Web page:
* Drawn from “Words That Change Minds: Mastering the Language of Influence”, by Shelle Rose Charvet

 Many thanks,

Sondra Calhoun



Influencing with Words

Just the other day, I was trying to understand why I was not getting anywhere with talking to my son about his grades. I used language such as, “have a goal to shoot for”, or “look at how many doors it will open for you”, and even “the world will be yours for the taking”. Not only were these phrases clichéd, but they did not resonate with him at all. I asked my self, “How can he not have goals to shoot for?” Then I took a step back and thought about my training in Strategic Inquiry.

Strategic Inquiry is a systematic method of understanding a person by making inquiries using the words, phrases and language patterns of that person as the basis for those inquiries. Language is the primary means by which people convey their frames of references. Through language, they give us a glimpse of what motivates them to take action. If we take the time to listen and understand these underlying patterns, we can learn how to remove barriers and help them to create forward movement. We all have traits that, if triggered, will motivate us to take action. A couple of these traits are Criteria, Direction and Source.*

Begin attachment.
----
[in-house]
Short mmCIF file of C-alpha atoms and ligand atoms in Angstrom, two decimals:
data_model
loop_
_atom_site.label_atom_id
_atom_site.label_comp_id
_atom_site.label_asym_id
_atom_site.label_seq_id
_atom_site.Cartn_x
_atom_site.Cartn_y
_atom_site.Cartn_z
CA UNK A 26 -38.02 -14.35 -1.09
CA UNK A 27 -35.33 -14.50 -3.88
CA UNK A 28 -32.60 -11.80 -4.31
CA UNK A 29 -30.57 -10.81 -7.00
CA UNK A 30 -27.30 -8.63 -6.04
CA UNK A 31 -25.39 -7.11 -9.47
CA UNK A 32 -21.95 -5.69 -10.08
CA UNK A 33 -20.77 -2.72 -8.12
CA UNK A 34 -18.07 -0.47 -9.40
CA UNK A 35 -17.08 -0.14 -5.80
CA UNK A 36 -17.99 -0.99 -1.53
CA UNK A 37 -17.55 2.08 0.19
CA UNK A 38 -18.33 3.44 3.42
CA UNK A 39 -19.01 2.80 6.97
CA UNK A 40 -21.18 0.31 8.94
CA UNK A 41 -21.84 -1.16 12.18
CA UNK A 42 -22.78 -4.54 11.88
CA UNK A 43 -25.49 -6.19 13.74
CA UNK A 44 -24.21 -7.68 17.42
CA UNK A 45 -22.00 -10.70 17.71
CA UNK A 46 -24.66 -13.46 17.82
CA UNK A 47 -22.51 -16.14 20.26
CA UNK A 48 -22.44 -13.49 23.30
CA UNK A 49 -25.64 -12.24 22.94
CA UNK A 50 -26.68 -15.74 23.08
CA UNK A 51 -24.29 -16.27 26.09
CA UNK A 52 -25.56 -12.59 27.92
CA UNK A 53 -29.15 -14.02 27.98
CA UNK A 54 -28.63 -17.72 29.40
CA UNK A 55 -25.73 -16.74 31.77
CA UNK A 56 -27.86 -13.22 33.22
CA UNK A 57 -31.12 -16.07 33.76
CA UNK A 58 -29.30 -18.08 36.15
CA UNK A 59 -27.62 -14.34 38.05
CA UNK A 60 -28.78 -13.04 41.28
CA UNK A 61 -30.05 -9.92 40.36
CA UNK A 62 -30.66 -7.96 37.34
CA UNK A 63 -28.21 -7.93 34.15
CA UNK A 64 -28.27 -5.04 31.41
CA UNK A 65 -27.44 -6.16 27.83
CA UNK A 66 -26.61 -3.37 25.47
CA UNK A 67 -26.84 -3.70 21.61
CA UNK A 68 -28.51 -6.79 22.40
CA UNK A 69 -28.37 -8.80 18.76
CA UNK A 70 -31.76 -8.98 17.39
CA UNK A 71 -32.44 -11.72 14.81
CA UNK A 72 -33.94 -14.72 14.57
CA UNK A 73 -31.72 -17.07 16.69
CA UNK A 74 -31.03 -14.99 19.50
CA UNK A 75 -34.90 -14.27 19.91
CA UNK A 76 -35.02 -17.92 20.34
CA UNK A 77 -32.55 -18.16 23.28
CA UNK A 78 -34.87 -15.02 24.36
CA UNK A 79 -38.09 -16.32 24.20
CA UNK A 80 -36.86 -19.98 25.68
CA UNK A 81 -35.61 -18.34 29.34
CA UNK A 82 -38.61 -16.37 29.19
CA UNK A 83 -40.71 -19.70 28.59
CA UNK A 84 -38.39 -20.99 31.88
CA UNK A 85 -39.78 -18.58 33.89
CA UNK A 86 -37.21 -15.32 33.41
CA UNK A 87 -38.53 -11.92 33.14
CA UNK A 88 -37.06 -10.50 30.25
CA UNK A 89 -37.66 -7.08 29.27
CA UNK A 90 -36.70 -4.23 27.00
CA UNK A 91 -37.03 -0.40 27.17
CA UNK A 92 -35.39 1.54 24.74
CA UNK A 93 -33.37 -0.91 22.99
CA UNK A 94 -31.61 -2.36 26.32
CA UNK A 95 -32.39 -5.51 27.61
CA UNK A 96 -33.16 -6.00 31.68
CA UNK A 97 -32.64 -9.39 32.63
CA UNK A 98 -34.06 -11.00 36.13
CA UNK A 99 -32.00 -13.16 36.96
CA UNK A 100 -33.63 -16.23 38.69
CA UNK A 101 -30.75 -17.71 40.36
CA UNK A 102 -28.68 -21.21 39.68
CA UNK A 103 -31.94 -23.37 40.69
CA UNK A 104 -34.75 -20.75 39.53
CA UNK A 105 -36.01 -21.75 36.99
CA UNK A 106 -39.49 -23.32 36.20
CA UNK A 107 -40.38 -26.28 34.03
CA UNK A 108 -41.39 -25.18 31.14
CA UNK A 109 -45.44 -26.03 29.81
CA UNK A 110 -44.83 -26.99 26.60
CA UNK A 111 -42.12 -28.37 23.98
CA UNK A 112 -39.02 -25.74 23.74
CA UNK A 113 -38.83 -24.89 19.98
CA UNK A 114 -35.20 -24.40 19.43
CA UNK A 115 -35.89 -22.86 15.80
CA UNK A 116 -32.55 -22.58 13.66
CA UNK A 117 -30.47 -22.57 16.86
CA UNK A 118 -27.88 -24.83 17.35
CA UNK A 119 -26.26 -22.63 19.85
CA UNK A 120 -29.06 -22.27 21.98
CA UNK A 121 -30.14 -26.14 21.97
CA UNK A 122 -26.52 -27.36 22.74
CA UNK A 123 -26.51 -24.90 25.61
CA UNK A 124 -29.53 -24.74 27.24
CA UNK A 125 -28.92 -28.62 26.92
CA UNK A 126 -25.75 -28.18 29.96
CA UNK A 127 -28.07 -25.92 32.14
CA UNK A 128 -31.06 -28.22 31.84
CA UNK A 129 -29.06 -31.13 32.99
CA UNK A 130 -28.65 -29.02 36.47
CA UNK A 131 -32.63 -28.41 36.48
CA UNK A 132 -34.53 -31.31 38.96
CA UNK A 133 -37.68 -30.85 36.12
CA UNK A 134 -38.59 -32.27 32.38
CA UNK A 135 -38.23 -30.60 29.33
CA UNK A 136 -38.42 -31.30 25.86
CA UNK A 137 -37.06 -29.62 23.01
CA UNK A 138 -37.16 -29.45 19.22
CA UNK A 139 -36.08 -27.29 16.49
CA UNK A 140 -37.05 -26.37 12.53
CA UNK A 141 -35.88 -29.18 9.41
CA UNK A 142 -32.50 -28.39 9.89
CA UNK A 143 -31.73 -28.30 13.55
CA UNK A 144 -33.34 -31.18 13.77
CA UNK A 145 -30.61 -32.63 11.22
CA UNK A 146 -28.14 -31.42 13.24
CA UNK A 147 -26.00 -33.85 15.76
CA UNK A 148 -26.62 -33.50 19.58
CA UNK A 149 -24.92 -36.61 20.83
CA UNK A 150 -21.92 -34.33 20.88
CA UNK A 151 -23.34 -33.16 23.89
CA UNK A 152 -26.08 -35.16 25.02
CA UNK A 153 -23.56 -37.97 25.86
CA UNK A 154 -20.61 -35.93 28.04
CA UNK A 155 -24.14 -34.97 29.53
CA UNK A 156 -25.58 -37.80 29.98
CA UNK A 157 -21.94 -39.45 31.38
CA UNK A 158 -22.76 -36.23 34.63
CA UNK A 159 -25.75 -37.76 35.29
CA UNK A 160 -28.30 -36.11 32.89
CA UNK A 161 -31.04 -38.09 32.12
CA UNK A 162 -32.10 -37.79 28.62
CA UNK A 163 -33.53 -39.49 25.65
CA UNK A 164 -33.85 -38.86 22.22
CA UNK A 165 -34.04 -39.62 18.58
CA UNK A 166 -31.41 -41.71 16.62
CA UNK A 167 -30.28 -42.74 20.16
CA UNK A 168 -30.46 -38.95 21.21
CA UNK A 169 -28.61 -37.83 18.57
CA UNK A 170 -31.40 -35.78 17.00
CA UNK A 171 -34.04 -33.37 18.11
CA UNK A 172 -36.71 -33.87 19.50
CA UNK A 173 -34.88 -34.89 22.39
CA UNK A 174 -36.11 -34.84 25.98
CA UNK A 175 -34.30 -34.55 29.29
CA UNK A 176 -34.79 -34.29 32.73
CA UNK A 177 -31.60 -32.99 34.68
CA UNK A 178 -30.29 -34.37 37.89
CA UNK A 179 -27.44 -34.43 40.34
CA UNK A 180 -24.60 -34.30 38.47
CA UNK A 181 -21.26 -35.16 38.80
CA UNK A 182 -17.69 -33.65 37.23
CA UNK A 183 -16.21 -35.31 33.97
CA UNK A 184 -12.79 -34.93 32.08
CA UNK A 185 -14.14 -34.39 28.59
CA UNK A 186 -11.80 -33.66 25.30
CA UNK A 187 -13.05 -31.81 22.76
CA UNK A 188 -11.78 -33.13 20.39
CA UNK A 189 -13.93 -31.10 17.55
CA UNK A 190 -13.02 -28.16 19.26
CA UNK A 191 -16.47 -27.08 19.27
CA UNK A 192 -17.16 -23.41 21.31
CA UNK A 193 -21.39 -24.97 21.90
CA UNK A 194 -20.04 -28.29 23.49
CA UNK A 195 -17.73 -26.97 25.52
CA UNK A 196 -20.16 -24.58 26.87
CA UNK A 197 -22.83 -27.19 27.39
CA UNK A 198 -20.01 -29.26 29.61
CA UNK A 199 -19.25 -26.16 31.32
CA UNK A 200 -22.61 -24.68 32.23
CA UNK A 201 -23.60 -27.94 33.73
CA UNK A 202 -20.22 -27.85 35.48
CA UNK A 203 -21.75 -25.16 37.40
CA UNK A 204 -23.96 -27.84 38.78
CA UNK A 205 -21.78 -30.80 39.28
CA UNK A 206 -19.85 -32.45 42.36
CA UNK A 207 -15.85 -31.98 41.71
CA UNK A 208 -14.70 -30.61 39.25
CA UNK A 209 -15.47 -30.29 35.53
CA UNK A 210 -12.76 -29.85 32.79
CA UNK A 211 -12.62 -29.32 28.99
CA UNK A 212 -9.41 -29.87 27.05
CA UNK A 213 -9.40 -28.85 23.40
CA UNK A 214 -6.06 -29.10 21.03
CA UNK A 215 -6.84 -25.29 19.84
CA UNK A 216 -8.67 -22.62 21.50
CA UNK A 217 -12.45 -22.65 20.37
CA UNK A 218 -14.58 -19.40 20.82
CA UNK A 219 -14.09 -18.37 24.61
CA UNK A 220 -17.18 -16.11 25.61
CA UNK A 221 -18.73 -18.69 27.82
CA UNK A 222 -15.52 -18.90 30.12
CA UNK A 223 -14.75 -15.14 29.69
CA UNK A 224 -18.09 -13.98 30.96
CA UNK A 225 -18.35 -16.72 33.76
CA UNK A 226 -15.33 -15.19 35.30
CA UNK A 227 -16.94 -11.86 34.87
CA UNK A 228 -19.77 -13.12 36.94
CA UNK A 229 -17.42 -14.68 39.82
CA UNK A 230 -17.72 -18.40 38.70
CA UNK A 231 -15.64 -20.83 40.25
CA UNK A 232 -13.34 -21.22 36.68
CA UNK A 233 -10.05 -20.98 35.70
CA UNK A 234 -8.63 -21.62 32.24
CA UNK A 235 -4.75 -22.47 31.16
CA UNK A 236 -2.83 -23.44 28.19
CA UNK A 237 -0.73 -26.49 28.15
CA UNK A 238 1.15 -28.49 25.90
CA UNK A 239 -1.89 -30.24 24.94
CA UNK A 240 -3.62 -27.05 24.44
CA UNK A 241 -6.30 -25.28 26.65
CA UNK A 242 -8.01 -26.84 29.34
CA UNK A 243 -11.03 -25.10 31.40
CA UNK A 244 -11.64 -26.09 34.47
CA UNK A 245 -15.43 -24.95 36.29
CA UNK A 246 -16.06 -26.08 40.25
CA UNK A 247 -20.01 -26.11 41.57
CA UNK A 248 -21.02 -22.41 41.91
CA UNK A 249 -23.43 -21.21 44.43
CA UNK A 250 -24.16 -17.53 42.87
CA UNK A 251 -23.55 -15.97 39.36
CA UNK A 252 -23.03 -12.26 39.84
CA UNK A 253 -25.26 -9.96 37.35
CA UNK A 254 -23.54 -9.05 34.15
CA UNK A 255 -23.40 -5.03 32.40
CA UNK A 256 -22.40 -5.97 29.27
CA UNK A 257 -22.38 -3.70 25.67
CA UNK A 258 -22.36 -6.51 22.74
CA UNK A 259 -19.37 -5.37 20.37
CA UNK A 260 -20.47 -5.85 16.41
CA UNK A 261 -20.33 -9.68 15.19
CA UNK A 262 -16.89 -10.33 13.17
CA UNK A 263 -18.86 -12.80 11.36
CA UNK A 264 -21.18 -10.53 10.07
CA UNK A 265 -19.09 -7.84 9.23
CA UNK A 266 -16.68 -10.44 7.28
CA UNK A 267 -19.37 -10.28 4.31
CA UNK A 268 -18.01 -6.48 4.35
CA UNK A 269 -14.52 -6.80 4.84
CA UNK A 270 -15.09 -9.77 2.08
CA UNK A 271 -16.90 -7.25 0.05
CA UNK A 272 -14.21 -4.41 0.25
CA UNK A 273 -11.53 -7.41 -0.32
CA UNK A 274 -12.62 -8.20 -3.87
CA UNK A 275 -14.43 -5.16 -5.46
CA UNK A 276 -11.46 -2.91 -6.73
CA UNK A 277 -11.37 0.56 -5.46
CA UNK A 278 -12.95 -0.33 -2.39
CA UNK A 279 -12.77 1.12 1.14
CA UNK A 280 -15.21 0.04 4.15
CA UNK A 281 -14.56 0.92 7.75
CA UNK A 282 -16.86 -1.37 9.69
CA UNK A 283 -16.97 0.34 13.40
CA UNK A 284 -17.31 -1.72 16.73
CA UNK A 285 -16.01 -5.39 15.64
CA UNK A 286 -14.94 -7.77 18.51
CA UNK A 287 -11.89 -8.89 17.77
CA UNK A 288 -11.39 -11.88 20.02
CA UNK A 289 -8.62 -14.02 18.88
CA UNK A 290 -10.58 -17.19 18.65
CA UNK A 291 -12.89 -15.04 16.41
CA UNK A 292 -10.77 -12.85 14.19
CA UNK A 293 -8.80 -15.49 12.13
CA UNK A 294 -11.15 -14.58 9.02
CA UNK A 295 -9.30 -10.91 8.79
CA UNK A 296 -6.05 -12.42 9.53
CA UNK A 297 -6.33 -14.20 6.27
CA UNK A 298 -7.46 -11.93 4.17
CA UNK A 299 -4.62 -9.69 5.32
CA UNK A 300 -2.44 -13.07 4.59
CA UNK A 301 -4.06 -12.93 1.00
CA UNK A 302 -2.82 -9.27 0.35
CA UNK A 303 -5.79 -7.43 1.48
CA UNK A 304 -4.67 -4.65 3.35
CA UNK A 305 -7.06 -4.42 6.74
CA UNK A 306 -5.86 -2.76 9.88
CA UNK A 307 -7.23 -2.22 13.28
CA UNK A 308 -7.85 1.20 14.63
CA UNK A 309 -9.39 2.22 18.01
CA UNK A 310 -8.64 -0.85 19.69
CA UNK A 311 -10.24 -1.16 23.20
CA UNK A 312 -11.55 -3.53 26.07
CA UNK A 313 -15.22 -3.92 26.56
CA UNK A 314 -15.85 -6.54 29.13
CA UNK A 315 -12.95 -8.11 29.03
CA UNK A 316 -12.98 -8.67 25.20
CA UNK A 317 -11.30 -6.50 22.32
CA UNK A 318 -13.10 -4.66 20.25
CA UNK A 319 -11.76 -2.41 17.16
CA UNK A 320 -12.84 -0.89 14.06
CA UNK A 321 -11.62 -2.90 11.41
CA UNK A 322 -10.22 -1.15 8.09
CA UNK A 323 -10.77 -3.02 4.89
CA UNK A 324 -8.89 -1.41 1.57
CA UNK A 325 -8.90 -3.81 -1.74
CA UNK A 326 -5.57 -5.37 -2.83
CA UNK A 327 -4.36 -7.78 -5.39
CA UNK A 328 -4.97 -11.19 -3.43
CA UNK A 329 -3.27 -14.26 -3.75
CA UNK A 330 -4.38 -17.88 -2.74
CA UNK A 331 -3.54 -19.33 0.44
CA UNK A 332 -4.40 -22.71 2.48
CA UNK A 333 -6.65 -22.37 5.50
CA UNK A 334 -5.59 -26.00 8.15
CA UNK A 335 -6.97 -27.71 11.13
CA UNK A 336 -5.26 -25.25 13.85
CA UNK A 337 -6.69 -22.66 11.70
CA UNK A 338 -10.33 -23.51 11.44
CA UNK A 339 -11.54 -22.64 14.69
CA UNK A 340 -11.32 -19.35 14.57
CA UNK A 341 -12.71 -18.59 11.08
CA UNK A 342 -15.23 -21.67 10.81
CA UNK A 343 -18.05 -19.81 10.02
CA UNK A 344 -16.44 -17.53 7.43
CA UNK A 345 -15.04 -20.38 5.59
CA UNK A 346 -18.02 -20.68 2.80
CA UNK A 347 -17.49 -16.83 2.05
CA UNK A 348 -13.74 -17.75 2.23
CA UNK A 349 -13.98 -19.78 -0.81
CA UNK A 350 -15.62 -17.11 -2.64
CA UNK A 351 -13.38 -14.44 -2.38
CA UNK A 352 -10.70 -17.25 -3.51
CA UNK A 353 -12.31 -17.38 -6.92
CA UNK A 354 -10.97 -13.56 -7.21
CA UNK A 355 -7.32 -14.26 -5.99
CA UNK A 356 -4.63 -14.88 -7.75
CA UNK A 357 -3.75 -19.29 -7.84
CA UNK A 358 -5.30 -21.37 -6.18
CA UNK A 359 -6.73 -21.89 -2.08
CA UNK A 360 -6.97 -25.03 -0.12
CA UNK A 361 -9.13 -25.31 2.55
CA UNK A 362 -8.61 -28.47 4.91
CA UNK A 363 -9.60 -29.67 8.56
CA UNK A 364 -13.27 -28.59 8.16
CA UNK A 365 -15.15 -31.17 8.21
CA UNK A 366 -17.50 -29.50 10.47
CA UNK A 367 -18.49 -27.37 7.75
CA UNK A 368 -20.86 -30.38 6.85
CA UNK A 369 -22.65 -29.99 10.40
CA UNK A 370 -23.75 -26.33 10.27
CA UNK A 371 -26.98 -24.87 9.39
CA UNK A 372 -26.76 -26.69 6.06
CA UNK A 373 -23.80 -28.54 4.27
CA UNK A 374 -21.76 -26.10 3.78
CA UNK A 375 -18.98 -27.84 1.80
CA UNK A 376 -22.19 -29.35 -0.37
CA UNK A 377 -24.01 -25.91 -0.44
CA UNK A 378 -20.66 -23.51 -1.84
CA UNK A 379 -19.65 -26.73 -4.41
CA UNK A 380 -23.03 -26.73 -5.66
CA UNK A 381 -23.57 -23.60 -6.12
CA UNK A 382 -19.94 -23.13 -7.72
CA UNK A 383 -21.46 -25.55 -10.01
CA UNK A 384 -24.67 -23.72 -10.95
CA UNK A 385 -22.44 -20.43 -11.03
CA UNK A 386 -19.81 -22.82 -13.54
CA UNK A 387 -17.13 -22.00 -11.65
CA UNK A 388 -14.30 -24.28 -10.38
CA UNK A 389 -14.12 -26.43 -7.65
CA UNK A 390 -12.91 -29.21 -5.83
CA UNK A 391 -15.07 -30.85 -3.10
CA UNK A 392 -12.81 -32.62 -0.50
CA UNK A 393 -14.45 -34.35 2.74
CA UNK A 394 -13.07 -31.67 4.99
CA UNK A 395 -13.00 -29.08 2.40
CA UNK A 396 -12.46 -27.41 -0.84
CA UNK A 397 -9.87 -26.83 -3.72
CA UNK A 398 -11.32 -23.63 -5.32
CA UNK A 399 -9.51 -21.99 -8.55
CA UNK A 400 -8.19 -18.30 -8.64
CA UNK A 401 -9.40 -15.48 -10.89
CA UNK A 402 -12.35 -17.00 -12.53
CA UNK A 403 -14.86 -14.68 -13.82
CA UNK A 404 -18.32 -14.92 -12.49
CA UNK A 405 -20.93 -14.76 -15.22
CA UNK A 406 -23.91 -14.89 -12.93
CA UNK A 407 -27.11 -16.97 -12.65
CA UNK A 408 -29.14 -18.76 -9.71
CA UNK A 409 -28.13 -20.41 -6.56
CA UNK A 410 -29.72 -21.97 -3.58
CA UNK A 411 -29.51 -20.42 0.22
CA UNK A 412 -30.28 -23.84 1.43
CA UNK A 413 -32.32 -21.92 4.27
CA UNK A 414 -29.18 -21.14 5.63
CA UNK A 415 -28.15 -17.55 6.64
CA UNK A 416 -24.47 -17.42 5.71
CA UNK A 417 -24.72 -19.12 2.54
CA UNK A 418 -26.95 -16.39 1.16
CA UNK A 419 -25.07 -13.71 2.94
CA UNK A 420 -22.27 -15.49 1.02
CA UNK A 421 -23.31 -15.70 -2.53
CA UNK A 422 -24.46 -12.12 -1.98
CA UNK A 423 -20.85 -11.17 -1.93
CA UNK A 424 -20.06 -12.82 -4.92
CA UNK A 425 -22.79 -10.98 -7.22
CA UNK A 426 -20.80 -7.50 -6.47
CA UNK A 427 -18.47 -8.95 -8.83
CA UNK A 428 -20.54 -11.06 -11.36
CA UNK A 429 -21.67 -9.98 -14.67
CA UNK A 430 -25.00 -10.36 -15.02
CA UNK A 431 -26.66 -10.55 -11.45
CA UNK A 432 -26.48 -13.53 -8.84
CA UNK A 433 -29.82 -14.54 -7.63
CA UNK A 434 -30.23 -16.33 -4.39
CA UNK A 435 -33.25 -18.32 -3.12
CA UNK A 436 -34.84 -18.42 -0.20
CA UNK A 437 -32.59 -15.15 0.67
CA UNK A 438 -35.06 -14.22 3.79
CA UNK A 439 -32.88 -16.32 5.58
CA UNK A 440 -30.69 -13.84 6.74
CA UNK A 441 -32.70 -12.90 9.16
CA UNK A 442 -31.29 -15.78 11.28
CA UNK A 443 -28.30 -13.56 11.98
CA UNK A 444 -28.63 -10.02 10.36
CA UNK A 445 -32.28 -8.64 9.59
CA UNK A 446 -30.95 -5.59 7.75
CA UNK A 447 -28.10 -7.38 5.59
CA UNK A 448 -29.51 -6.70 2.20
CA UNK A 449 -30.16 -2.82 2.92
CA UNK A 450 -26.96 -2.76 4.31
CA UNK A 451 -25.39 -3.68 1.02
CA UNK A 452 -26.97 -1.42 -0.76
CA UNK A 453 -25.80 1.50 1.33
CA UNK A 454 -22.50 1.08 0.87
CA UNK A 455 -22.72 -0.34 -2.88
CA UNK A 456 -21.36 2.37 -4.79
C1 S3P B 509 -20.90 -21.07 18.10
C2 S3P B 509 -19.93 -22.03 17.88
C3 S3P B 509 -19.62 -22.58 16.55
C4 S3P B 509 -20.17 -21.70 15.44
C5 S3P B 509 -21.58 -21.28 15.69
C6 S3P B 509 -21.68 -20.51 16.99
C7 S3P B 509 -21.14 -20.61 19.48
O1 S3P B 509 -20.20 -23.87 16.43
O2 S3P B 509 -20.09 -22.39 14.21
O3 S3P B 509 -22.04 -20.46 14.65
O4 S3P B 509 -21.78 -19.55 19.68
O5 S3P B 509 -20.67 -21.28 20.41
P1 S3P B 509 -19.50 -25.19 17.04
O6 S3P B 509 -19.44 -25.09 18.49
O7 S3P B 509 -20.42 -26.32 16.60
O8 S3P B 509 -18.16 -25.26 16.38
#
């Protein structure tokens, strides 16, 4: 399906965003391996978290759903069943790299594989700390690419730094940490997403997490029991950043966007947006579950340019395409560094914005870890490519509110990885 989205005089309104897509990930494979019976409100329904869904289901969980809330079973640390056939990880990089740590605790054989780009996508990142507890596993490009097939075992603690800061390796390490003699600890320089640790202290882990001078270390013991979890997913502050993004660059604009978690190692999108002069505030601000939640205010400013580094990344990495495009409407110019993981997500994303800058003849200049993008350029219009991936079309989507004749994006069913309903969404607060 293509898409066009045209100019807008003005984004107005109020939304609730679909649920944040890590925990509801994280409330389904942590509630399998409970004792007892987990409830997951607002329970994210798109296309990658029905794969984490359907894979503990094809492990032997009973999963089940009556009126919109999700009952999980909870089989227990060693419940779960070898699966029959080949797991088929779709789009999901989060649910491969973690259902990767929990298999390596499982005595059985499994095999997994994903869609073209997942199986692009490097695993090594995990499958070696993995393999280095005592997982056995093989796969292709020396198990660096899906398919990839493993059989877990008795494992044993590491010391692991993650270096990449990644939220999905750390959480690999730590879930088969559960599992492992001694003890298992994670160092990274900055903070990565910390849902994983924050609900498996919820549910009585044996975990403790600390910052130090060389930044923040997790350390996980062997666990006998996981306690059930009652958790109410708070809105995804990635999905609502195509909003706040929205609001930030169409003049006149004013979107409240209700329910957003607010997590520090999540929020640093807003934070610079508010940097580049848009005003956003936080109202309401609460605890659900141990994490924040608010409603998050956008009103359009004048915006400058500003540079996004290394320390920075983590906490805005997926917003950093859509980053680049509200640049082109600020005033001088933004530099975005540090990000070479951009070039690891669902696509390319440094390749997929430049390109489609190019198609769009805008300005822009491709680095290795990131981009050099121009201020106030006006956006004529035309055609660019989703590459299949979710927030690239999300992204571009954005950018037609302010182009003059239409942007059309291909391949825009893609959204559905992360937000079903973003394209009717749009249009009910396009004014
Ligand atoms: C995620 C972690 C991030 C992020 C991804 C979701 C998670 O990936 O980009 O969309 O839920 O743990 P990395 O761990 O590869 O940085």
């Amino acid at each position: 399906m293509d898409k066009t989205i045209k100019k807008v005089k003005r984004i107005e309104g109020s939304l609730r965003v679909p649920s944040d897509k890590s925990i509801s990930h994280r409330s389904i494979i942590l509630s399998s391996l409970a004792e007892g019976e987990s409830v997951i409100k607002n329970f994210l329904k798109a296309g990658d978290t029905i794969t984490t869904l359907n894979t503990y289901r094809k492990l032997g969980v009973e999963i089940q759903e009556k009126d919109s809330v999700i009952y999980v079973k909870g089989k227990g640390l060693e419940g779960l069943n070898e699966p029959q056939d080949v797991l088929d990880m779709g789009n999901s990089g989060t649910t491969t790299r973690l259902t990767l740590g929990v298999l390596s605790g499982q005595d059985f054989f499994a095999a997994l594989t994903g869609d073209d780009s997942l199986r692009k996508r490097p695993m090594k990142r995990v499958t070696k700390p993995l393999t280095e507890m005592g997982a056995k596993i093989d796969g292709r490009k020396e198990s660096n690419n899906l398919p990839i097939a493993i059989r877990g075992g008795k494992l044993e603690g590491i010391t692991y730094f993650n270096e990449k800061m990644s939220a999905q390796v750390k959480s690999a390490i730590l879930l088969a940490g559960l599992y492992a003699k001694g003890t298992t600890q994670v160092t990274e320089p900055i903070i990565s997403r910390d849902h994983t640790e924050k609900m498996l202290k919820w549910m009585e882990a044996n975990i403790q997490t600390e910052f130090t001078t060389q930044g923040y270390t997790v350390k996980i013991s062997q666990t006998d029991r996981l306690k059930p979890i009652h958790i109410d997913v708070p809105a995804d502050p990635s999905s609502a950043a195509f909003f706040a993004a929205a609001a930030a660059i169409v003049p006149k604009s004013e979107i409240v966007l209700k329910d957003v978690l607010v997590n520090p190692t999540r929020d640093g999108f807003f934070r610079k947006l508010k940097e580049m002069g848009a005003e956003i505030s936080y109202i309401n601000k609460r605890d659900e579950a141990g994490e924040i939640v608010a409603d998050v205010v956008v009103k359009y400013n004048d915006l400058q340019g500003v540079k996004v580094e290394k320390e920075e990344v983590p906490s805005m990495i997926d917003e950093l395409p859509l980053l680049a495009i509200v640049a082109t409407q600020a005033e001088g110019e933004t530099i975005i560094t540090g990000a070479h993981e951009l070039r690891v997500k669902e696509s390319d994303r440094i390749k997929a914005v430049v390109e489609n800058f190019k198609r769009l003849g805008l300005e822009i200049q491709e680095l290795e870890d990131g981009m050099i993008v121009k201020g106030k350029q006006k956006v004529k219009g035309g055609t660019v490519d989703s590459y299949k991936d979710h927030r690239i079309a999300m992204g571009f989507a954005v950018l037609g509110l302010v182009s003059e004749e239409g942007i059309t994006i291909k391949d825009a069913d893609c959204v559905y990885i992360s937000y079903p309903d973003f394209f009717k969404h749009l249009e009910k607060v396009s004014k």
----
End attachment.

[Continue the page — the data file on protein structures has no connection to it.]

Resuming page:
Criteria weigh large in our decision making process. If we can uncover what someone’s criteria are, we will know what is important to them in a particular area and elicit an emotional response. By tapping into their criteria, we help to engage them and bring relevance to the subject. People feel understood when their criteria are understood. As we weave their criteria words into our questions and responses, we are speaking their language. We create connection and rapport while strengthening the conversation. When you want to influence them on an idea, plan, product, training, etc., it is critical to know what criteria are the most important about that topic.
Some questions you can ask in order to reveal their criteria are:
  • “What’s important to you about…?”
  • “What has to be there?”
  • “What do you want in …?”
  • “What is important about that?”
  • “What can you not live without?”
When you dig into the answers that come from these questions, place your focus and language on the criteria that are the most important. You can even have them choose between criteria so that the most critical ones rise to the surface. Be sure to let go of your own criteria in the process. 
* Drawn from “Words That Change Minds: Mastering the Language of Influence”, by Shelle Rose Charvet

Many thanks,
Sondra Calhoun

Development Cycles